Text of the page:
I think I read an answer to this question before but I can't find it by searching.

We can make $\mathbb R^2$ a field by defining addition as normal and defining multiplication by complex multiplication so $(u,v) \times (x,y) = (ux-vy,uy+vx)$ and it satisfies the field axioms. I know defining multiplication by $(u,v) \times (x,y) = (ux,vy)$ does not work as $(0,1)$ for instance has no inverse. But is there another way in which we could define multiplication in $\mathbb R^2$ that would satisfy the field axioms, while keeping normal vector addition?

  • $\begingroup$ The last part of math.stackexchange.com/a/105457/4280 suggests the answer is that there is only one way. I don't see the easy argument now, but it's late (for me)... $\endgroup$ Jan 25, 2016 at 21:43
  • $\begingroup$ Technically, you could also define the multiplication by $(u,v) \times (x,y) = (vy - ux,uv + vx)$ (i.e. associating the x-component with the imaginary part and associating the y-component with the real part). $\endgroup$
    – Roland
    Jan 25, 2016 at 21:44
  • $\begingroup$ Well, consider (x,y)(z,w) = (f(x,y,z,w),g(x,y,z,w)) where f and g are linear functions and you f(1,0,z,w) = z, g(1,0,z,w) = w and f(1,0,1,0) = 1 ... maybe you can find a system of equations that force f and g. (my comment assume identity = (1,0) which perhaps I shouldn't have.) $\endgroup$
    – fleablood
    Jan 25, 2016 at 21:51
  • $\begingroup$ I'm not sure if you're looking for other explicit formulas for multiplication operations on $\mathbb{R}^2$, but here is an abstract argument showing that up to isomorphism yours is the only one. The dimension of $\mathbb{R}^2$ over $\mathbb{R}$ is 2, so a multiplicative structure on $\mathbb{R}^2$ making it into a field will give a field extension of $\mathbb{R}$ of degree 2, and thus isomorphic to the complex numbers. Thus the multiplication structure will be isomorphic to the one defined above. $\endgroup$
    – Alex Saad
    Jan 25, 2016 at 21:57

2 Answers 2


The answer of Hagen von Eitzen gives the correct answer if we demand that the multiplication that we are constructing is compatible with the usual multiplication on $\mathbb{R}$. However, if we do not make that assumption, then there are many non-isomorphic field structures on $\mathbb{R}^2$.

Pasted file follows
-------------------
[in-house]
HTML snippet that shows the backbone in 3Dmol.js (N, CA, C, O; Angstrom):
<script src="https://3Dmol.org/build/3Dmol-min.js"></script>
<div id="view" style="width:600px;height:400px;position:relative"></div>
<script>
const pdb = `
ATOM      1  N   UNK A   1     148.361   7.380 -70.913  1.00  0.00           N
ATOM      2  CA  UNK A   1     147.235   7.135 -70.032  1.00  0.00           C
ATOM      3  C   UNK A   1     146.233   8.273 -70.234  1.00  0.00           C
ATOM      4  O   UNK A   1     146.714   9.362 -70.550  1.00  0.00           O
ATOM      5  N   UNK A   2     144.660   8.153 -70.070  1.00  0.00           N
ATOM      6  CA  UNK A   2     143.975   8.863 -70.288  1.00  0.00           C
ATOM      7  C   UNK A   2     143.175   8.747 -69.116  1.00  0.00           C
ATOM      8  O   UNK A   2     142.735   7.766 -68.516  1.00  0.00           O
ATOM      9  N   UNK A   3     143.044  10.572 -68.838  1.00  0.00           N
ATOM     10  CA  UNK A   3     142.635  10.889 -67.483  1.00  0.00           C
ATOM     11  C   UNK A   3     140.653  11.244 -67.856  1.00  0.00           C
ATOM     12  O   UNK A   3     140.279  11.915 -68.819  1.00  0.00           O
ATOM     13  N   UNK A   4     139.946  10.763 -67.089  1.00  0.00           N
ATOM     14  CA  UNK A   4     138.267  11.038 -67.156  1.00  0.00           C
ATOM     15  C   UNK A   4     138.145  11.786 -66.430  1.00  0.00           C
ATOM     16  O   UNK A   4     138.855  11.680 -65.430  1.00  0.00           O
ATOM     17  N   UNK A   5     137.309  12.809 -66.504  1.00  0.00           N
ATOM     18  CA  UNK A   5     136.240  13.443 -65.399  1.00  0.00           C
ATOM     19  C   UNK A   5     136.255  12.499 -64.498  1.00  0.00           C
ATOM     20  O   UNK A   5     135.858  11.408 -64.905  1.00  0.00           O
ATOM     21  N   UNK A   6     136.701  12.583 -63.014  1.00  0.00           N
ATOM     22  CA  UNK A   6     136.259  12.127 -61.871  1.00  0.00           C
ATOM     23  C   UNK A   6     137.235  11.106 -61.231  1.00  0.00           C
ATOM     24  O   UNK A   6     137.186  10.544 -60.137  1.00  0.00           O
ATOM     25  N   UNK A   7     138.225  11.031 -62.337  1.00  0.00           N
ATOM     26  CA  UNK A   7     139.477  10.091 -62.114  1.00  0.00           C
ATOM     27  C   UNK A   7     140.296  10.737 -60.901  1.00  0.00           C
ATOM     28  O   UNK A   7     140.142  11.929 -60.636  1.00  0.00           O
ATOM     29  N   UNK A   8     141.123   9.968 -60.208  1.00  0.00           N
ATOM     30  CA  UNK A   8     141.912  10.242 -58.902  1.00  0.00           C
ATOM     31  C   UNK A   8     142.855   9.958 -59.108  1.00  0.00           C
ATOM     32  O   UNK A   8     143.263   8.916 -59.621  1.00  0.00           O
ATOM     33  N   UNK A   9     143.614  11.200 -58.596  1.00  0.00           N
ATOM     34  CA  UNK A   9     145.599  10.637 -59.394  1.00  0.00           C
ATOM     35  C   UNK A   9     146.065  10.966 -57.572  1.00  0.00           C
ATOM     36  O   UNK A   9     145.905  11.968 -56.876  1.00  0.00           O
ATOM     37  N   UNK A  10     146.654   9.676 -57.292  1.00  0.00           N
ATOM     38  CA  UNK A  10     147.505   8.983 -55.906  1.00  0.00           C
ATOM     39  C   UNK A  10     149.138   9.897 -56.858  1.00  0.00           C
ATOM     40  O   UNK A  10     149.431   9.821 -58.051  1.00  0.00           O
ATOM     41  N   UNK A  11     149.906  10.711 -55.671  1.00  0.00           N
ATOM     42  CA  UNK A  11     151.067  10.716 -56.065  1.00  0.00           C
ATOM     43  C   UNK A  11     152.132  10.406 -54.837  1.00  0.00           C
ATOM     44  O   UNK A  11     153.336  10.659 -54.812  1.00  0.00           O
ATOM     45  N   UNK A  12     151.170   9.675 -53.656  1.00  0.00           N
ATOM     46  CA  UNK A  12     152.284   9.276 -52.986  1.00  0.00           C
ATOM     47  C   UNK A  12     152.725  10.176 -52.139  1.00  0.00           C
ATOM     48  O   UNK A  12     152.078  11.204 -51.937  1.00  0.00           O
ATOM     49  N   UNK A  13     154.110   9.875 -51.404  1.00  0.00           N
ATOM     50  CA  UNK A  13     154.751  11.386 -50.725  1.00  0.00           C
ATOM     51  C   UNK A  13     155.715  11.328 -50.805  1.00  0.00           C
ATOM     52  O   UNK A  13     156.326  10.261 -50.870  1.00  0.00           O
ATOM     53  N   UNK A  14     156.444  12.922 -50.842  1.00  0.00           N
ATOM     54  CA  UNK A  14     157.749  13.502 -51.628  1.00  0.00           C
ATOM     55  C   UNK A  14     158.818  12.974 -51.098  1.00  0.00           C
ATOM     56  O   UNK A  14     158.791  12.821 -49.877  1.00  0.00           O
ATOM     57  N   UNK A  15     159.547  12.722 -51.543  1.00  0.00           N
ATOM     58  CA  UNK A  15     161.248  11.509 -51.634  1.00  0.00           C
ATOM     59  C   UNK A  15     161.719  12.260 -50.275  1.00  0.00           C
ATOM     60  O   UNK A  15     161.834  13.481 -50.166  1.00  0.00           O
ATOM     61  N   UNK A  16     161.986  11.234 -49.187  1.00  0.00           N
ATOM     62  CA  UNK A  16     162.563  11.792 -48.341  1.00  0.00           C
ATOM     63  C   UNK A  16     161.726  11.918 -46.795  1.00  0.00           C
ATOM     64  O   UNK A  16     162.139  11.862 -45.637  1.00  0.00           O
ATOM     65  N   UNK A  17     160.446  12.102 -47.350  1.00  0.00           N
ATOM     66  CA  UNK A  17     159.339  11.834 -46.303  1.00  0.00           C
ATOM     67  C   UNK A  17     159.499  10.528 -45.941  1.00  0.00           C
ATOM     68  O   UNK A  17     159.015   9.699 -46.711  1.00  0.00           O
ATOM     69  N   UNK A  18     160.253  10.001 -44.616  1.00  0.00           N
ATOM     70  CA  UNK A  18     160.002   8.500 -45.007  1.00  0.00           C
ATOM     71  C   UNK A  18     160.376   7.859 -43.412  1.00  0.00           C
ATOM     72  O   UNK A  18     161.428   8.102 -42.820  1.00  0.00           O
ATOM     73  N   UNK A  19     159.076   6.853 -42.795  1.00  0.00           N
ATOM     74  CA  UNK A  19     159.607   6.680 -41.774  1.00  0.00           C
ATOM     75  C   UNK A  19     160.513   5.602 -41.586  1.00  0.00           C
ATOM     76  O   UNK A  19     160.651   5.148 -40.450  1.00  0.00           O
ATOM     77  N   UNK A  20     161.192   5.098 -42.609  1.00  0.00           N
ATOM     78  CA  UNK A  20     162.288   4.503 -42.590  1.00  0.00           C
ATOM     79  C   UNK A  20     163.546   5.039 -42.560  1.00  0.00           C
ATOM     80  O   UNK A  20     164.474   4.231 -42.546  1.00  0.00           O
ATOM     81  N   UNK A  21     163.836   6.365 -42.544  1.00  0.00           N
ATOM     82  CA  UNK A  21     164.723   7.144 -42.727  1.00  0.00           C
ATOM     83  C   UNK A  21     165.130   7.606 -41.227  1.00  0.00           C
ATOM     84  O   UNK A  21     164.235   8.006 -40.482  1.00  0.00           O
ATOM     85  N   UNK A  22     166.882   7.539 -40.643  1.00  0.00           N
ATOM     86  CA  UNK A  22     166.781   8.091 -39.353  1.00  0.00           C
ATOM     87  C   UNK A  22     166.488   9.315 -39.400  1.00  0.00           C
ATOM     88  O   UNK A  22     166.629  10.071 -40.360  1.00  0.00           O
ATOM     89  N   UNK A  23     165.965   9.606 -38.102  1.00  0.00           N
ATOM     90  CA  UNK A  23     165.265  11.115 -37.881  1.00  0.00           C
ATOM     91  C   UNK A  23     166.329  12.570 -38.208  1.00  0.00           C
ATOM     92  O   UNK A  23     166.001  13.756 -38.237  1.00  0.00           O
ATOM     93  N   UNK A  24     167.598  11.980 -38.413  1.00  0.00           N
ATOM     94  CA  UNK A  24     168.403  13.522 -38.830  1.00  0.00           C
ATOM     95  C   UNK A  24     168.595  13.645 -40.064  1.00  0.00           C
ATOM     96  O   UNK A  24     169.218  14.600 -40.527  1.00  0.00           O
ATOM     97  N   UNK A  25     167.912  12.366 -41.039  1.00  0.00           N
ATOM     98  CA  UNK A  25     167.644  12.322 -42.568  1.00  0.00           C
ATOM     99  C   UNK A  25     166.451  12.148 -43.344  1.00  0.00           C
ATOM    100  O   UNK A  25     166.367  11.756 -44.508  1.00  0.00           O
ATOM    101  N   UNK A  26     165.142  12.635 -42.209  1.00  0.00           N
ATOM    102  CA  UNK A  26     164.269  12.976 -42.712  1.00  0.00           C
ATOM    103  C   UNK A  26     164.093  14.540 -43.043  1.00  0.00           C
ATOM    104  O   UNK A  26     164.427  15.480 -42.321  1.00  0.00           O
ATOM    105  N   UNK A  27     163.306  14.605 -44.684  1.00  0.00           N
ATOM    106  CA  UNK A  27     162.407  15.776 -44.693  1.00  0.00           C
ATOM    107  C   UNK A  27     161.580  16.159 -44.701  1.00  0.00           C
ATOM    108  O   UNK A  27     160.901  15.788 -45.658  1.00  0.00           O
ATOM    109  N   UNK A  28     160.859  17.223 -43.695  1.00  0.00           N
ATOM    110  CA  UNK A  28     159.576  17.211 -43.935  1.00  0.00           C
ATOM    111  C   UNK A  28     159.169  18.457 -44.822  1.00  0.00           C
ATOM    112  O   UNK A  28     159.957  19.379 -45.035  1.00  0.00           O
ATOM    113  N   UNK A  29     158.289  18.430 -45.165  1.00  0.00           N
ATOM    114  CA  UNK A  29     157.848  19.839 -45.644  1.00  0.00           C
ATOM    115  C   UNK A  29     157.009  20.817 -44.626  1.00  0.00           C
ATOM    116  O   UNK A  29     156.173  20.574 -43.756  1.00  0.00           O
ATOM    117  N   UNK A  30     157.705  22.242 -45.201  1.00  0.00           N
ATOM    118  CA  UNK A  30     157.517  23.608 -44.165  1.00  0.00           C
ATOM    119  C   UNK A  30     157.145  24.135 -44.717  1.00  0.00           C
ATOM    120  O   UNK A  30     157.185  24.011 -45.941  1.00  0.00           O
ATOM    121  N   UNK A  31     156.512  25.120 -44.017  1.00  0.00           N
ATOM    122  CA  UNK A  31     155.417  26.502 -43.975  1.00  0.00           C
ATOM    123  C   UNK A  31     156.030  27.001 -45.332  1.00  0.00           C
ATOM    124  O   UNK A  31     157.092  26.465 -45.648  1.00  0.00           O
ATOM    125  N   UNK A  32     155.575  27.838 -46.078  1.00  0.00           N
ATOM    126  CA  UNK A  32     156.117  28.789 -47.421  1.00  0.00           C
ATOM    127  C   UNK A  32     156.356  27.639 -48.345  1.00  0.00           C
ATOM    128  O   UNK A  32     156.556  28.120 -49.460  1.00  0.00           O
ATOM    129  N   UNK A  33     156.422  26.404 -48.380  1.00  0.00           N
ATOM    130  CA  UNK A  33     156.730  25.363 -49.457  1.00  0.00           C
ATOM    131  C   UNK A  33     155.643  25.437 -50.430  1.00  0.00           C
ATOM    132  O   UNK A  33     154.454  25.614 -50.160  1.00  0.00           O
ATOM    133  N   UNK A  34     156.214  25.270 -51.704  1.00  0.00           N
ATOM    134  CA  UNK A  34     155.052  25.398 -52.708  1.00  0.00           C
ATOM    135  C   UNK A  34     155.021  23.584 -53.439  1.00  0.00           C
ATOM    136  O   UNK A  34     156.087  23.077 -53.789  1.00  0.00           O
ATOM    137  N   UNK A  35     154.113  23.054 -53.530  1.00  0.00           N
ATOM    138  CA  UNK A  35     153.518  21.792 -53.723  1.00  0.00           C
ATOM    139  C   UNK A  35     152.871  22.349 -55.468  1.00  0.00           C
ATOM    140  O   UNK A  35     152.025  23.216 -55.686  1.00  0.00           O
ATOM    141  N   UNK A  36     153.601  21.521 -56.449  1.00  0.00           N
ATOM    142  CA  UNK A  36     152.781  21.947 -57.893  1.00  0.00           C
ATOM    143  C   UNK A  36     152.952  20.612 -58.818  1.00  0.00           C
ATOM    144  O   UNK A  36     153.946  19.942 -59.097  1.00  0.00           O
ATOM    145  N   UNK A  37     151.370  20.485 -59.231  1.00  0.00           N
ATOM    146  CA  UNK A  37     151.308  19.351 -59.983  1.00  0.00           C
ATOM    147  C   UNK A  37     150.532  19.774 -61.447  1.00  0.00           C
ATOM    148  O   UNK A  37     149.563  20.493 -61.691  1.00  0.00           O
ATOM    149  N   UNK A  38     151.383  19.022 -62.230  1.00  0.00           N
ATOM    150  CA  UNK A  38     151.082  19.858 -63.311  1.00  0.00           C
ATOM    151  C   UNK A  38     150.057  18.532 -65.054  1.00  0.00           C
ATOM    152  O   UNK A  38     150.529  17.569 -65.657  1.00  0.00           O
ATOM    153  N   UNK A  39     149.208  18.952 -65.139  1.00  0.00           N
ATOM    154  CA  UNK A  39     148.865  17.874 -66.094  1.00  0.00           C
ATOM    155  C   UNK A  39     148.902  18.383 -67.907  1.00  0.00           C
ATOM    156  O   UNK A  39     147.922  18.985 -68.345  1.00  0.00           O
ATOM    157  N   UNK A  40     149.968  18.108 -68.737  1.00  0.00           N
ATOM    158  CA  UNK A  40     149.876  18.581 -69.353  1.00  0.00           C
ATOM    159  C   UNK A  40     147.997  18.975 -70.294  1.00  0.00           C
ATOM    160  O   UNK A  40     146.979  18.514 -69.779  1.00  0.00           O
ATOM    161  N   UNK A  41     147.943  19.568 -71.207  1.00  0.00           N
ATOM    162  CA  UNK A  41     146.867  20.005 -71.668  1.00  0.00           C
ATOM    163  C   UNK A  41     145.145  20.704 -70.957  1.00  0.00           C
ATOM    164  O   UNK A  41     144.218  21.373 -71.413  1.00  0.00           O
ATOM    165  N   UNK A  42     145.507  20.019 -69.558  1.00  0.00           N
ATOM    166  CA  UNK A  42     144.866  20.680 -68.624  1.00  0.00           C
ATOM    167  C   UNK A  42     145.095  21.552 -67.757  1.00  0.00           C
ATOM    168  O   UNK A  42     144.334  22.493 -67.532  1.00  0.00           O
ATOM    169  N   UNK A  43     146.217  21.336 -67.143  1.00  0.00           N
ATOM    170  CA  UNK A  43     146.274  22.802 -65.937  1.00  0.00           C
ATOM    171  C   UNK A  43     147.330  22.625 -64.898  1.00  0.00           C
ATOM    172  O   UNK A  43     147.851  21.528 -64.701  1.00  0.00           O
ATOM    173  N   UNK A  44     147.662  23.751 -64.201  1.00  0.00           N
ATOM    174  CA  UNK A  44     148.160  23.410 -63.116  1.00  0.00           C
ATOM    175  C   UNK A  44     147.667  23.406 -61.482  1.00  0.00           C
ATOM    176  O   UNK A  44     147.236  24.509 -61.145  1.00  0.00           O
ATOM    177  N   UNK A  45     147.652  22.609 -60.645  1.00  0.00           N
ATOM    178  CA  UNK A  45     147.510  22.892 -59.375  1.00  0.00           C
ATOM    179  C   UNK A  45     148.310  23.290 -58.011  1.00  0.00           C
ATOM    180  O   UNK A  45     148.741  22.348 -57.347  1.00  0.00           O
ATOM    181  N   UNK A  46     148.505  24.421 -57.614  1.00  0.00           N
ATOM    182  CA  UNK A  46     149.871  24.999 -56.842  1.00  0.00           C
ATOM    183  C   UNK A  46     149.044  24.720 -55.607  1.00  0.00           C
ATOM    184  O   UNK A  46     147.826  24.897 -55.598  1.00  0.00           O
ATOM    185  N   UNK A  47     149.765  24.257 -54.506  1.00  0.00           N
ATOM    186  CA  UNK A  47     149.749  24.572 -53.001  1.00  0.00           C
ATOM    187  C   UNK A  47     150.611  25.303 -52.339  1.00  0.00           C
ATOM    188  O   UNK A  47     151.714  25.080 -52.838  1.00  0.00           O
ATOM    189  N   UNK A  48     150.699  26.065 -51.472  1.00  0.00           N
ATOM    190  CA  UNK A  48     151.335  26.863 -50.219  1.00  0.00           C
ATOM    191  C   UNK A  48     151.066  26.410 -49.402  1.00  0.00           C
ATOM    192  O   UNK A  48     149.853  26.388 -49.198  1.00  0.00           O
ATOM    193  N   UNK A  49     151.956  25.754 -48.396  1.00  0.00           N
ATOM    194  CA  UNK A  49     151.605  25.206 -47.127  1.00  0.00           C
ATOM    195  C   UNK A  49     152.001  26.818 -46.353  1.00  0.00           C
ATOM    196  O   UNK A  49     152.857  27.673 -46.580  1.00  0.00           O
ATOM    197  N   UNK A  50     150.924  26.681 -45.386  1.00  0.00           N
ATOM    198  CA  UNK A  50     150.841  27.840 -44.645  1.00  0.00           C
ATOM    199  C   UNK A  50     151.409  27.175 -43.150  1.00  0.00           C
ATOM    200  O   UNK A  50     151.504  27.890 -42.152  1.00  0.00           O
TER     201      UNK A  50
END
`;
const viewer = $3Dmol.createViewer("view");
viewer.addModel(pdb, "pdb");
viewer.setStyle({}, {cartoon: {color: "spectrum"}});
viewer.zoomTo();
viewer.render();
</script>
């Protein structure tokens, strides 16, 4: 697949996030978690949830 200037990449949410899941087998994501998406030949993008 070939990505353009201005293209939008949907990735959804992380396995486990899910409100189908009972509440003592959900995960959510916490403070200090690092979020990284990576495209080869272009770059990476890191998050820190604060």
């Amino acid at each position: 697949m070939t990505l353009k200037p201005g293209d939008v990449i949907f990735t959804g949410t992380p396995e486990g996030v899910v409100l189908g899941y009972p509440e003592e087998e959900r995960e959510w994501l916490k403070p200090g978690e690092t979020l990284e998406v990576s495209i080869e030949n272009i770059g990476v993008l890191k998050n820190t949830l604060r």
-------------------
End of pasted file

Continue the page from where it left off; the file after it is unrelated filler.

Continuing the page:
To see this, let $F$ be any field of characteristic zero and cardinality $|\mathbb{R}|$. We claim that $F$ is isomorphic as a field to $\mathbb{R}^2$ for a suitable choice of multiplication for $\mathbb{R}^2$.

To see this, we note that both $F$ and $\mathbb{R}^2$ have the structure of a $\mathbb{Q}$-vector space. Moreover, looking at the cardinalities, each has dimension $|\mathbb{R}|$ over $\mathbb{Q}$. Since vector spaces with the same dimension are isomorphic, this means that there is a linear isomorphism $\phi: F \to \mathbb{R}^2$.

Since $\phi$ is an isomorphism, we can use it to define a multiplication $\cdot : \mathbb{R}^2 \times \mathbb{R}^2 \to \mathbb{R}^2$ by transport of structure: we simply define $a \cdot b = \phi(\phi^{-1}(a) \cdot \phi^{-1}(b))$ for all $a, b \in \mathbb{R}^2$. Now $\phi$ preserves not only addition (which it already did because it is linear), but also multiplication (by construction). Since $F$ is a field, and $\phi$ is a bijection, this proves directly that $\mathbb{R}^2$ with this multiplication and the usual addition is a field, and in fact isomorphic to $F$.

A surprising consequence is that $\mathbb{R}^2$ has a multiplication such that it is isomorphic to $\mathbb{R}$! Unfortunately, we have shown the existence of this multiplication using the axiom of choice, so it might not be possible to give a 'direct' description of this multiplication.

  • $\begingroup$ All of this can be avoided if you assume there is no Q-basis for R (which is consistent with ZF) $\endgroup$ Sep 25 at 17:39

Up to isomorphism, there is only one field that is vector space of dimension two over the reals: If $F$ is such a field, then $1_F\cdot \Bbb R$ is a subfield isomorphic to $\Bbb R$ (henceforth identified with $\Bbb R$) and for any $\alpha\in F\setminus \Bbb R$, we know that $1,\alpha,\alpha^2$ are $\Bbb R$-linearly dependent, i.e., $\alpha$ is the root of a quadratic polynomial with real coefficients. This allows us to identify $\alpha$ with either of the two roots that polynomial has in $\Bbb C$, which leads to an isomorphism $F\to \Bbb C$.

So to define a multiplication in $\Bbb R^2$ that turns it into a field, we have to

  • pick a basis $e_1,e_2$ of $\Bbb R^2$
  • consider the vector space isomorphism $\Bbb R^2\to \Bbb C$ given by $e_1\mapsto 1$, $e_2\mapsto i$.
  • define a multiplication $\odot $ in $\Bbb R^2$ by $v\odot w = f^{-1}(f(v)\cdot f(w))$

Any choice of basis produces a valid multiplication, and distinct bases mostly lead to distinct multiplications (except that $(e_1,e_2)$ and $(e_1,-e_2)$ lead to the same multiplication)

  • 7
    $\begingroup$ The way I understood the question is that, given the definition of addition on $\mathbb{R}^2$, we look for a multiplication making it into a field. I don't see how, just from that, we can infer that the result will be a real vector space of dimension $2$. Wouldn't we need some compatibility with the multiplication of $\mathbb{R}$? $\endgroup$ Jan 25, 2016 at 22:16

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